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Ars Arcana: ROIL System for Campaign Design

ROIL System for Campaign Design
Travis Joseph Rodgers

Open-Endedness and Randomness
You are a role player. You roll dice. You assume ridiculous voices. You might even don the garb of your character. You spend hours working on back stories, excruciating over the name of your great-great-uncle. You don’t want a random world to play in. You want the world you play in and the system you employ to do so to reflect the thought and planning you’ve put into it. You want open-endedness, not randomness. So, how does a GM (Game Master) or GD (Game Designer) manage to do such a thing?

I think there are many ways to accomplish this, but I want to suggest one very helpful path for navigating a few desiderata on a gaming experience. On one hand, many players and parties want fast start capabilities. They don’t want a session zero. They want to be able to sit down and begin playing in the very first session. I’ll call this characteristic INCIPIENCE. On the other hand, parties want the structure of some sort of character creation system that not only lets the players know what their characters’ general capacities are but also gives a sense of that character’s position in the world. I’ll call this LOCUS. The players want that OPEN-ENDEDNESS, so why not call it that? And finally the players want a world and a system that demonstrates RESPONSIVENESS to their characters’ action.

Let’s reformulate and create a handy acronym. The ROIL system is born. A ROIL game is one built from these principles, though presumably nearly any gaming world/campaign conforms to most if not all of these desiderata. So, how does one build a ROIL world?

Step 1: What is the general flavor, location, and standing of the characters and the world, at least at the start of your game? This is the LOCUS.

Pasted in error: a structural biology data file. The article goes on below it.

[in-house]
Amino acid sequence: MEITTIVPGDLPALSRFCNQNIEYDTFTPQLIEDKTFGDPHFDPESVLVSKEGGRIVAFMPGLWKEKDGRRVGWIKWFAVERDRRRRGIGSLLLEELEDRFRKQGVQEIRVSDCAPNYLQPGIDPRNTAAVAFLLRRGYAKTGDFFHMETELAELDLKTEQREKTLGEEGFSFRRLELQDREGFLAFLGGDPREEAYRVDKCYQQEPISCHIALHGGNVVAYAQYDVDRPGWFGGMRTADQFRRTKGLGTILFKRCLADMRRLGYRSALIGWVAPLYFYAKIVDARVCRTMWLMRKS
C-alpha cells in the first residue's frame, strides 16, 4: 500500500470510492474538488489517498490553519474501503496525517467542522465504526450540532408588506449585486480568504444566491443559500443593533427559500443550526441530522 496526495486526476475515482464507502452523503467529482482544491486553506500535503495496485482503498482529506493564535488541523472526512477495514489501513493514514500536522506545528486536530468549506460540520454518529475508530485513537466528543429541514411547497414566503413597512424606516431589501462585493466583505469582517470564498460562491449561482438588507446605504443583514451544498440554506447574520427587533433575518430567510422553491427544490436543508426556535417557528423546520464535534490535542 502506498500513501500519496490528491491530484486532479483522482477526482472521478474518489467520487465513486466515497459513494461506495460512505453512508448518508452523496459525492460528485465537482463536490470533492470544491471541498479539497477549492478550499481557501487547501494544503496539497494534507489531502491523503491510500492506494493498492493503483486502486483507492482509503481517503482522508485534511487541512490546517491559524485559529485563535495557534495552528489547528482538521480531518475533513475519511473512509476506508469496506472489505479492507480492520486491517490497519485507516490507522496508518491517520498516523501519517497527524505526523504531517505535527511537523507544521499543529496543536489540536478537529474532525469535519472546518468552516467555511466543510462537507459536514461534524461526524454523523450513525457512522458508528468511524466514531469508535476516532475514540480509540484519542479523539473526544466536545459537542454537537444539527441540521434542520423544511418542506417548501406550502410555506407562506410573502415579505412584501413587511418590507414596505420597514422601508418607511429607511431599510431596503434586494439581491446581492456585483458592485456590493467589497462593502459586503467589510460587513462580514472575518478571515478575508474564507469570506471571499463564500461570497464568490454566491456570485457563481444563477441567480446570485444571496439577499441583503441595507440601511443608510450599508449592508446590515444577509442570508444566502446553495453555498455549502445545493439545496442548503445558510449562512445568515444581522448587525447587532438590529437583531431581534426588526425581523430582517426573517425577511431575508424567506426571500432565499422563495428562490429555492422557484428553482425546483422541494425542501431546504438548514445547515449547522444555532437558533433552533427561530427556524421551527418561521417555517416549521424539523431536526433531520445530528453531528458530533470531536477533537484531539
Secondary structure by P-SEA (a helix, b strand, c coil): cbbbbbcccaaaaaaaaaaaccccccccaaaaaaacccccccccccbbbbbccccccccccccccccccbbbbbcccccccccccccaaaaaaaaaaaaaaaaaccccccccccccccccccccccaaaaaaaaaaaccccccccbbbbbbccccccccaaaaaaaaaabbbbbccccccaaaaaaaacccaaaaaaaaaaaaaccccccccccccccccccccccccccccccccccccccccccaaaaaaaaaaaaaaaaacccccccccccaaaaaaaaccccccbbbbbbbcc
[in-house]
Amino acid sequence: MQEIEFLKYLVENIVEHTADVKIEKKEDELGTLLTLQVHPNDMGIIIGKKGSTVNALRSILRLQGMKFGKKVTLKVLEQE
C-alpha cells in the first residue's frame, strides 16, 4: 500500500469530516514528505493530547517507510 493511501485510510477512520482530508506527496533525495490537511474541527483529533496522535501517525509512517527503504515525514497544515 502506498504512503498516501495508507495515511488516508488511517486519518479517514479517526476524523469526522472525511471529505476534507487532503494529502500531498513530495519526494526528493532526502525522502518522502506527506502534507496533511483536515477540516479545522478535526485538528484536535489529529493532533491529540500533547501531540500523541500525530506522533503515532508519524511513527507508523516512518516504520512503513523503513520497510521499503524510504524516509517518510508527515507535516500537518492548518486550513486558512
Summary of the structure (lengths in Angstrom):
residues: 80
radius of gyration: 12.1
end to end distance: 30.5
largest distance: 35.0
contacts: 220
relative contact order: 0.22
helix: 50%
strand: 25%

Step 2: What are the degrees of freedom you’re willing to allow, at least from the start, to your PCs? This is the OPEN-ENDEDNESS.

Step 3: What are the general major forces at work in the game that PCs will eventually have to deal with, one way or another? This establishes the terms of the campaign’s RESPONSIVENESS.

Step 4: What is the minimal guidance you can offer your players to help them understand the 
campaign they are in, what some fulfilling goals might be, and what some immediate and more long-term obstacles there might be? This is the INCIPIENCE piece.

A ROIL campaign. You open the artifact (a cardboard box, a PDF, an audio file, a START menu), read a quick introduction to the scenario, and then the players begin deciding upon what sort of characters they will play. Some rules are listed to guide their creation – classes / levels / skills / points / races – and they can crank out a thoughtful character in under half an hour, for all involved players. 

There’s a general trend – like a series of modules to work through, a villain, a series of unfortunate events, or the like. Optional story tie-ins are offered, rules for character advancement are included. At the end of the first session, the players are left with a sense of attachment – as they have created a character they now have some investment in. They have a sense of accomplishment – as they have tackled their first issue as a team. And they have a sense of purpose – for they have a future before them with some sense of where they’re headed.

Is it cookie-cutter? Perhaps, but remember that ROIL is simply one way of accomplishing these goals. There are likely others, and some may be superior in some or all regards. It’s my personal preference, and it has been for three decades. Try it, and if you have feedback, please offer it. If you have other methods that have worked well, please reach out and let me know. For all human inquiry begins in wonder.


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